In my preview article I said that the game appeared to be more arcade like, this is and isn’t true depending on what you are looking for. If you stick to campaign and training it is a bit arcade like because you get flight assists, teleported to battles for fast dogfights, and a lot of the on-screen markers help you fly and shoot down the targets. However, the online battles are a bit more stripped down and complex without all the support. The controls for both modes are far more difficult than WarThunder Online’s arcade mode, so if you are used to WarThunder’s arcade mode controls you probably won’t enjoy this game much because of how difficult it is to fly, but it also offers more.

I also played Rise of Flight and I felt the controls and planes felt too light and it was too easy to play. I literally tried to force my plane to stall in Rise Of Flight and it never happened, I always had complete control of my plane. That isn’t the case with WarBirds because the flight physics are a lot different. However, Warbirds 2016 isn’t completely perfect either. There are a few planes like the F2A Buffalo that are incomplete without a proper cockpit (no stick or controls inside), or working flaps that move about, which gives the plane a plastic cheap appearance.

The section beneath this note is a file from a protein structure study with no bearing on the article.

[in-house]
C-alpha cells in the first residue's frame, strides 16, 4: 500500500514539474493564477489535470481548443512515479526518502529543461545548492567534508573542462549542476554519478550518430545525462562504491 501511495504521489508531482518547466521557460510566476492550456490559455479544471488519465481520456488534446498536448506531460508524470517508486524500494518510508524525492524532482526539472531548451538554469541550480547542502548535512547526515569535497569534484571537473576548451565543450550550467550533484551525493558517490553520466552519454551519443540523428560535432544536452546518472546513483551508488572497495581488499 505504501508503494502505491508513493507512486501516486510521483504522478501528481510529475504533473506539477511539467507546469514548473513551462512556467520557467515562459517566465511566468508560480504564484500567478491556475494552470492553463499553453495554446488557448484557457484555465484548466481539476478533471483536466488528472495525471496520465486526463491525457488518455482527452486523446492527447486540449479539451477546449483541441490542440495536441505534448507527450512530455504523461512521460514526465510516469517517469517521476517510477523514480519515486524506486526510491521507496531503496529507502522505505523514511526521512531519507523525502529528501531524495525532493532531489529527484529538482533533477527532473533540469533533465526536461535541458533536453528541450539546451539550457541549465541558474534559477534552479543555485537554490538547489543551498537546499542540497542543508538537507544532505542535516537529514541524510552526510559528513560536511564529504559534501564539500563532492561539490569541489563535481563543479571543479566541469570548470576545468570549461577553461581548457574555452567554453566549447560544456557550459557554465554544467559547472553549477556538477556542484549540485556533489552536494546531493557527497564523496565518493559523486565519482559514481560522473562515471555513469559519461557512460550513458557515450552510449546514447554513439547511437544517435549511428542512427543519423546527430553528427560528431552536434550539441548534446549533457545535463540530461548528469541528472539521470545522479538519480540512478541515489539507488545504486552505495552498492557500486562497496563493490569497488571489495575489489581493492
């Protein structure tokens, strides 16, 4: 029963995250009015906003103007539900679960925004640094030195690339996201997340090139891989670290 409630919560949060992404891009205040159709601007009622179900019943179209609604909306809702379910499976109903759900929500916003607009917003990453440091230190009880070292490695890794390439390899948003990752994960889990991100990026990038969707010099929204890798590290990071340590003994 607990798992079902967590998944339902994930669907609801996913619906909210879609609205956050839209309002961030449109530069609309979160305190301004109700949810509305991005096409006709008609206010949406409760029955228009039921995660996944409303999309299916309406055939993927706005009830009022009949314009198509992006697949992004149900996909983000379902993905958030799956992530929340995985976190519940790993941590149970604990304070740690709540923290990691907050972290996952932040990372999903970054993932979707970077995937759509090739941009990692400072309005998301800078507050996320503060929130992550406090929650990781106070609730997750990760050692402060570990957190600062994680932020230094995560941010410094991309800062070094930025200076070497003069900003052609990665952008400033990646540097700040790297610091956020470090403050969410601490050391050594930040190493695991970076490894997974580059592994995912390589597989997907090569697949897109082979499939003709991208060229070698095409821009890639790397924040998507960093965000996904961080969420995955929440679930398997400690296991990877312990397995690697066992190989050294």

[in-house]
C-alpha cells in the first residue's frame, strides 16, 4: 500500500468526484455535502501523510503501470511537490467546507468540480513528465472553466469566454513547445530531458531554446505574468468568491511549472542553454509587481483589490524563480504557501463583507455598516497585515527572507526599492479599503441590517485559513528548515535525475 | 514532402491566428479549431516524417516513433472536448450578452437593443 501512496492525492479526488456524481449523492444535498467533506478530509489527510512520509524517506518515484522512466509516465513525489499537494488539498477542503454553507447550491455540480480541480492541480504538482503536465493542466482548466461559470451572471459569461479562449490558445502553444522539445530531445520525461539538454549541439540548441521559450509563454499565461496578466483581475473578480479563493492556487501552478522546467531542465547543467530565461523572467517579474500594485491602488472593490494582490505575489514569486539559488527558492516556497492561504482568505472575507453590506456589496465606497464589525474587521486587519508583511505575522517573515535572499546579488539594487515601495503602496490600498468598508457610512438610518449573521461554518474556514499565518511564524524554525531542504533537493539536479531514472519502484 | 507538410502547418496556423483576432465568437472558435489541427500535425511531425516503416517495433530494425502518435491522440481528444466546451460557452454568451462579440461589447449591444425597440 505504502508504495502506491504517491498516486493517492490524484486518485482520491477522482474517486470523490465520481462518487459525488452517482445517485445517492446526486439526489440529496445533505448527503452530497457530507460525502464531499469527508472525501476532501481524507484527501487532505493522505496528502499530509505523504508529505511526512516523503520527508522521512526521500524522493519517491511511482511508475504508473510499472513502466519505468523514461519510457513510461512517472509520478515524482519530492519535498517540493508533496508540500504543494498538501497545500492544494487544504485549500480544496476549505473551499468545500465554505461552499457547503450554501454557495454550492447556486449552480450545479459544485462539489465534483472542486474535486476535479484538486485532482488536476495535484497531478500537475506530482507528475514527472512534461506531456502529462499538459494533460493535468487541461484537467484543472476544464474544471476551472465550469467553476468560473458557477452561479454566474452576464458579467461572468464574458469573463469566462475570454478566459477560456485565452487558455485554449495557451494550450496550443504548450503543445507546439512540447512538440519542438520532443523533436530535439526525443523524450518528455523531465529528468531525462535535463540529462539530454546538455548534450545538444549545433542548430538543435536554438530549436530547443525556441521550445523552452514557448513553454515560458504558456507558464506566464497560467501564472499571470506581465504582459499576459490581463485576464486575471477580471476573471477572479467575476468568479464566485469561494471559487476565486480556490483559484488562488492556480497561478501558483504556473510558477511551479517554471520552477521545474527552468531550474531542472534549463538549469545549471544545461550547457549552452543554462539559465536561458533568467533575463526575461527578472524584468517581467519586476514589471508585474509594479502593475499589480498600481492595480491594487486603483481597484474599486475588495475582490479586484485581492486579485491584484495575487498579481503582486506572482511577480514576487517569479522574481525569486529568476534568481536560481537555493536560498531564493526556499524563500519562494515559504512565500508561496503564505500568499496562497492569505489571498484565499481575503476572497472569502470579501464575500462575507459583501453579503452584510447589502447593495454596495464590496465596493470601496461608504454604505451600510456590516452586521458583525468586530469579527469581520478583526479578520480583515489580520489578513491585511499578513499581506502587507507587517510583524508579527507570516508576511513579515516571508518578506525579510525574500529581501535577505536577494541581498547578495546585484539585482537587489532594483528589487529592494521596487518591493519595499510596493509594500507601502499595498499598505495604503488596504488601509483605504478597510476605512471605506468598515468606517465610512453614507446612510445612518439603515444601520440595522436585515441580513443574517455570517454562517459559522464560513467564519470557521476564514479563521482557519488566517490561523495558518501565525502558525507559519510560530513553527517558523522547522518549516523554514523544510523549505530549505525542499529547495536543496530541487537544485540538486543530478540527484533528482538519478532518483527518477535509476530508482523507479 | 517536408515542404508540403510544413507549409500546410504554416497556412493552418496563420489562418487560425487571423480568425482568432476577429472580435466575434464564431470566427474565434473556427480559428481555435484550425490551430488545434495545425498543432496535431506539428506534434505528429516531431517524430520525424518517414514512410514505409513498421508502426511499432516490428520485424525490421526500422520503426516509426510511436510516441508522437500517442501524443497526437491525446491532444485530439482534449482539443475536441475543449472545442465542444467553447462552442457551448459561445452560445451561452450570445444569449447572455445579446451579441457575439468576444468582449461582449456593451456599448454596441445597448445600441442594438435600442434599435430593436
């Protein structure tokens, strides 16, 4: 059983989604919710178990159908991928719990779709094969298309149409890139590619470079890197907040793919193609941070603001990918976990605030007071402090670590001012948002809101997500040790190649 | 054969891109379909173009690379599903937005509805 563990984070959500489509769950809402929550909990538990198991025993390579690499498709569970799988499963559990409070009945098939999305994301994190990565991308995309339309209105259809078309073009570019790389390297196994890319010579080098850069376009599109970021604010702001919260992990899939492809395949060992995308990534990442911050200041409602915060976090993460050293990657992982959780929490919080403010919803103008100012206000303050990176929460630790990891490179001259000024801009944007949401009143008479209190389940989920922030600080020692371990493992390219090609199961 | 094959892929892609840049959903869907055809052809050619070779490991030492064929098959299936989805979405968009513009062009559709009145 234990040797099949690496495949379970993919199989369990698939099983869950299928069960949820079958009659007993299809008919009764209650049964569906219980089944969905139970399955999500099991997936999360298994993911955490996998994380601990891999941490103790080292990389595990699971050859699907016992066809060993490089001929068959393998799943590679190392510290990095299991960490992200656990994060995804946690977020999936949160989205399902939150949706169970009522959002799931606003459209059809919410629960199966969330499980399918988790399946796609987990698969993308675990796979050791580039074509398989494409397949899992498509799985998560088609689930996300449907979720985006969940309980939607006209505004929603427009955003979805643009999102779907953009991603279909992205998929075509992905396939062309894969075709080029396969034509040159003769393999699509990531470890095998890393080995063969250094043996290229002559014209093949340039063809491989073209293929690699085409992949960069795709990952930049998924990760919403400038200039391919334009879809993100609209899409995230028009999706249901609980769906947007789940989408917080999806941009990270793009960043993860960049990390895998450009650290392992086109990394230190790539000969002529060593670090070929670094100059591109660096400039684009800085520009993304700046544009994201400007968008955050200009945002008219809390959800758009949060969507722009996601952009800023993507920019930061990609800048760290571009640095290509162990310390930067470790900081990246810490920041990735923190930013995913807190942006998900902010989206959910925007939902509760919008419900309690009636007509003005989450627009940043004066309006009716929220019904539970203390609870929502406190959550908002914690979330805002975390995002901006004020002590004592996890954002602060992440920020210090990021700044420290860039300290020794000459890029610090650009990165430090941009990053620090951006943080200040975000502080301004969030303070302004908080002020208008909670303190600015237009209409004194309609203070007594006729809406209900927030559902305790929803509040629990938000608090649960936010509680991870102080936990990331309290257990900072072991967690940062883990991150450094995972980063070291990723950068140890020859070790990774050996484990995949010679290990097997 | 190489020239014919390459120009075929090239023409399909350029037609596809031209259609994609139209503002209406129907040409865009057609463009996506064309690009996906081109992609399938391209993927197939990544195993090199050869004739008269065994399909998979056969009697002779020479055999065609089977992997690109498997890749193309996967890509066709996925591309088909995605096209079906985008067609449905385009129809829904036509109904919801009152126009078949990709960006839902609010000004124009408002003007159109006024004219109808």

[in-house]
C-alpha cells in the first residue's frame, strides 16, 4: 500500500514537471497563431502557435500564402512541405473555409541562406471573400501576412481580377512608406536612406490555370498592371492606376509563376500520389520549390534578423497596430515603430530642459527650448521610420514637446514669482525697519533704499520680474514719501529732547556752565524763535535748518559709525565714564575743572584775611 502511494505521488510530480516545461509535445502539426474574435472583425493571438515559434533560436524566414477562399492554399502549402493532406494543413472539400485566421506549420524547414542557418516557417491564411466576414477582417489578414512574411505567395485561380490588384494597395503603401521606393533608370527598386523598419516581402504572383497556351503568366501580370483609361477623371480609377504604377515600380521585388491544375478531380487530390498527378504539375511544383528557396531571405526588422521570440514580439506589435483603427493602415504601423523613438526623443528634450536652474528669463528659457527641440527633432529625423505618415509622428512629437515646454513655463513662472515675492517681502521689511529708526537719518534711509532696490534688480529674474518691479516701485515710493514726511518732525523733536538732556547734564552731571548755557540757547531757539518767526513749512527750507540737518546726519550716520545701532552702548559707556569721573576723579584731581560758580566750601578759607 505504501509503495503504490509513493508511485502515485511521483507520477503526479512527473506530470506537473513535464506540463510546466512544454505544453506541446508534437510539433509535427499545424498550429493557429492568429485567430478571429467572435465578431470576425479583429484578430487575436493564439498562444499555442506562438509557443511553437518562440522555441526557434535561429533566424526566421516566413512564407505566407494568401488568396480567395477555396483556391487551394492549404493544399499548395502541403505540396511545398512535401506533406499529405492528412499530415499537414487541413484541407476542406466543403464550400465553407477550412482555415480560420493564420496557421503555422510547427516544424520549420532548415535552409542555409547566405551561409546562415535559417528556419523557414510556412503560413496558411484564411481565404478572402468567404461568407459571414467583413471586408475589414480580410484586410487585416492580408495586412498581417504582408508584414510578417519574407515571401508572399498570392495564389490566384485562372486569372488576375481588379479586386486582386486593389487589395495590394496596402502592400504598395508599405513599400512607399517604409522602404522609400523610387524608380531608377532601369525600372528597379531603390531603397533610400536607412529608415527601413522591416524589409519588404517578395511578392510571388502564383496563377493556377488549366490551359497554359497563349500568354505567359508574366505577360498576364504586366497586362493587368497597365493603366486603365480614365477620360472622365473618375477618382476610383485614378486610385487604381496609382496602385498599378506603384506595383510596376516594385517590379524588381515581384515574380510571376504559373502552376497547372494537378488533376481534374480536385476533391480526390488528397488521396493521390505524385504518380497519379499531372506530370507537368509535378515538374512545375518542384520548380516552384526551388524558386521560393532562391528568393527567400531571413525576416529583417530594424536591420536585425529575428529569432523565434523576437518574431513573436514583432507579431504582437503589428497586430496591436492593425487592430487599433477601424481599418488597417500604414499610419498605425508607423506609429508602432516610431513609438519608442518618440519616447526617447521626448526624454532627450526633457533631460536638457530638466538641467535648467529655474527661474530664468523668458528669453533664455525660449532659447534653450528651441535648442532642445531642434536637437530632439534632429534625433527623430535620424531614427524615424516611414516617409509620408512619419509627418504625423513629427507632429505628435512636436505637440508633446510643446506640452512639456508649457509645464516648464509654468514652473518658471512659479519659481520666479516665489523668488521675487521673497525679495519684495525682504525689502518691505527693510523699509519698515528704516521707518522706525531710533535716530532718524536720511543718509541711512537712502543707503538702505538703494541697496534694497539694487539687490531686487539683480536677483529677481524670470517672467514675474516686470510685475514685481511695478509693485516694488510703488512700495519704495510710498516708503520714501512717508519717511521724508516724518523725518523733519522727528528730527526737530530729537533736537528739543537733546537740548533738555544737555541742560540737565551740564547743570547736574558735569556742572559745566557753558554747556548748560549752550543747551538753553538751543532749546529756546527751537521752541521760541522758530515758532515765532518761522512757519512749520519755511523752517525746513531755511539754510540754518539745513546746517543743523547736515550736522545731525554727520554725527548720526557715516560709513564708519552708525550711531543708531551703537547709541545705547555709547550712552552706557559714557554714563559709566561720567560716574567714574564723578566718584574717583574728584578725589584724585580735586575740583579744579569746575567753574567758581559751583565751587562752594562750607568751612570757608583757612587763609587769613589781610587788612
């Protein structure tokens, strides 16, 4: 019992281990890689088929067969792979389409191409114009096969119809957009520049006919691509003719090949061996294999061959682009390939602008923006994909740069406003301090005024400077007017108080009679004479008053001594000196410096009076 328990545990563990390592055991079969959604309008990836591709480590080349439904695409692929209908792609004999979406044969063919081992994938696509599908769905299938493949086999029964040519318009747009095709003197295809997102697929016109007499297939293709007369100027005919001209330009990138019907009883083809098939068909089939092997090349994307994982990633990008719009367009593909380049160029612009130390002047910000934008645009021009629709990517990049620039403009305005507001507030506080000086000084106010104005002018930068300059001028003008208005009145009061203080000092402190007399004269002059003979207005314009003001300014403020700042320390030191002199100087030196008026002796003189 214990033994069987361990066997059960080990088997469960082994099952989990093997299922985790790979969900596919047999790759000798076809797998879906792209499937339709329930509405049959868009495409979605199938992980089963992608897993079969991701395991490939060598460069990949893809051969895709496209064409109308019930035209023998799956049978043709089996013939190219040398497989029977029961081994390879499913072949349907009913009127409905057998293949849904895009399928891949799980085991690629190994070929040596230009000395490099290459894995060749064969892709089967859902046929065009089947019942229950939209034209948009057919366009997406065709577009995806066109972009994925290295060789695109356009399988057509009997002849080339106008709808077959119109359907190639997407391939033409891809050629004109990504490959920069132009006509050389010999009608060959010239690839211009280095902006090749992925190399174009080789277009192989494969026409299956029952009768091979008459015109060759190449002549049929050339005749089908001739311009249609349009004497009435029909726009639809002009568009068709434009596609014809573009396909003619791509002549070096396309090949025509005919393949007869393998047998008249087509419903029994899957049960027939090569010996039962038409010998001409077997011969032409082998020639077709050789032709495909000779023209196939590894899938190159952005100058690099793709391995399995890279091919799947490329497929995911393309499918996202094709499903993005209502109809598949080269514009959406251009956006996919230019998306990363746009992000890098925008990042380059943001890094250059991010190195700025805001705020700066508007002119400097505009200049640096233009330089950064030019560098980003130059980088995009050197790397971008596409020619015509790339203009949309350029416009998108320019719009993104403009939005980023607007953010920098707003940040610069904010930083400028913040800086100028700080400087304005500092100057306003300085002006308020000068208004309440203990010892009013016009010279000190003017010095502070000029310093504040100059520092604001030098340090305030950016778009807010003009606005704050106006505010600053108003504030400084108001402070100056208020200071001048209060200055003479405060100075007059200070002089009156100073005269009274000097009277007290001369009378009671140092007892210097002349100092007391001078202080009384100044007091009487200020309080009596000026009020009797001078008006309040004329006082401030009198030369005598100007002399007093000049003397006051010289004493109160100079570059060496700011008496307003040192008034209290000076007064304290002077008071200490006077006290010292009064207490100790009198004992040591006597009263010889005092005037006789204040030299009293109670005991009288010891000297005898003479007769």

In the single player game I saw a few AI planes crash straight into the ground for no reason and not explode, instead they began grinding propeller first into the ground and scooting around until either I shot and killed them or my wingman flew by to kill them, otherwise they would continue to motor on as if it never happened. I had a similar experience as well with my plane, as evidenced with the below picture.

I also noticed that the sun glare isn’t very bright and doesn’t blind you if you fly straight towards it, so you can’t use the sun as a tactical advantage to blind your enemy. I also noticed that when performing extreme maneuvers like diving down towards the ground and than pulling up for an Immelmann turn, my pilot didn’t suffer from G-force or blackouts during high speed dives and turns. If it’s in the game I never experienced it all while I was playing, which is also a bit of a bummer because you can often times use that as a tactical advantage when battling other players.

EDIT: The game does indeed have blackouts and red outs, it just takes a lot to get it going. I have now blacked out a few times during intense dogfights.